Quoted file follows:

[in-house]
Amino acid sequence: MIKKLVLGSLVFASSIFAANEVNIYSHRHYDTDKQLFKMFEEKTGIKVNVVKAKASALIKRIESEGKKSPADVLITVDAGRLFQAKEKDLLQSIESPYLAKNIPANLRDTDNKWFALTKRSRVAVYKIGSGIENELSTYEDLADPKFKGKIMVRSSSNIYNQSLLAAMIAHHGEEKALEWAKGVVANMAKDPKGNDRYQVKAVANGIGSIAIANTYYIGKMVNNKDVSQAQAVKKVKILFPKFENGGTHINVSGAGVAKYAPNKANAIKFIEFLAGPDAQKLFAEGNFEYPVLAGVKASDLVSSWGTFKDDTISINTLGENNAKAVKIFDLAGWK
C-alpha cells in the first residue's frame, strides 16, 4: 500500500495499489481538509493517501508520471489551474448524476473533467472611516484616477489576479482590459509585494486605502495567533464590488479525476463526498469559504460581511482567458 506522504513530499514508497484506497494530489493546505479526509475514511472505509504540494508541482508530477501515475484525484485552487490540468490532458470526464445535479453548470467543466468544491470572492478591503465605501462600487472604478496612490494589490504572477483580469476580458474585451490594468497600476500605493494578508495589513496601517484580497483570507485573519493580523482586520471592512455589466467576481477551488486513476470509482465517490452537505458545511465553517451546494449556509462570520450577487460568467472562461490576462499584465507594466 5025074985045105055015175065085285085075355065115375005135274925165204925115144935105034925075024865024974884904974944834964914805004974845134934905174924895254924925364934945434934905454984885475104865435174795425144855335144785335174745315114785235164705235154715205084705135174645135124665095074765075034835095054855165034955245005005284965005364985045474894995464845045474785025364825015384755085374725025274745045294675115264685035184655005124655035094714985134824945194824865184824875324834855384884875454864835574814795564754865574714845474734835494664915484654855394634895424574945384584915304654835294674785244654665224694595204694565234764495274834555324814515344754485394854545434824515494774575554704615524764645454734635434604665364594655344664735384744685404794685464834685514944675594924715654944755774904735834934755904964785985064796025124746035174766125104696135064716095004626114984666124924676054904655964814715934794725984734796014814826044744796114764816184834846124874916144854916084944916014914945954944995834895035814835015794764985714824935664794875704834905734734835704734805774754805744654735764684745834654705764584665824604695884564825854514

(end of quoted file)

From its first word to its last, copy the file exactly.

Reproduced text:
[in-house]
Amino acid sequence: MIKKLVLGSLVFASSIFAANEVNIYSHRHYDTDKQLFKMFEEKTGIKVNVVKAKASALIKRIESEGKKSPADVLITVDAGRLFQAKEKDLLQSIESPYLAKNIPANLRDTDNKWFALTKRSRVAVYKIGSGIENELSTYEDLADPKFKGKIMVRSSSNIYNQSLLAAMIAHHGEEKALEWAKGVVANMAKDPKGNDRYQVKAVANGIGSIAIANTYYIGKMVNNKDVSQAQAVKKVKILFPKFENGGTHINVSGAGVAKYAPNKANAIKFIEFLAGPDAQKLFAEGNFEYPVLAGVKASDLVSSWGTFKDDTISINTLGENNAKAVKIFDLAGWK
C-alpha cells in the first residue's frame, strides 16, 4: 500500500495499489481538509493517501508520471489551474448524476473533467472611516484616477489576479482590459509585494486605502495567533464590488479525476463526498469559504460581511482567458 506522504513530499514508497484506497494530489493546505479526509475514511472505509504540494508541482508530477501515475484525484485552487490540468490532458470526464445535479453548470467543466468544491470572492478591503465605501462600487472604478496612490494589490504572477483580469476580458474585451490594468497600476500605493494578508495589513496601517484580497483570507485573519493580523482586520471592512455589466467576481477551488486513476470509482465517490452537505458545511465553517451546494449556509462570520450577487460568467472562461490576462499584465507594466 5025074985045105055015175065085285085075355065115375005135274925165204925115144935105034925075024865024974884904974944834964914805004974845134934905174924895254924925364934945434934905454984885475104865435174795425144855335144785335174745315114785235164705235154715205084705135174645135124665095074765075034835095054855165034955245005005284965005364985045474894995464845045474785025364825015384755085374725025274745045294675115264685035184655005124655035094714985134824945194824865184824875324834855384884875454864835574814795564754865574714845474734835494664915484654855394634895424574945384584915304654835294674785244654665224694595204694565234764495274834555324814515344754485394854545434824515494774575554704615524764645454734635434604665364594655344664735384744685404794685464834685514944675594924715654944755774904735834934755904964785985064796025124746035174766125104696135064716095004626114984666124924676054904655964814715934794725984734796014814826044744796114764816184834846124874916144854916084944916014914945954944995834895035814835015794764985714824935664794875704834905734734835704734805774754805744654735764684745834654705764584665824604695884564825854514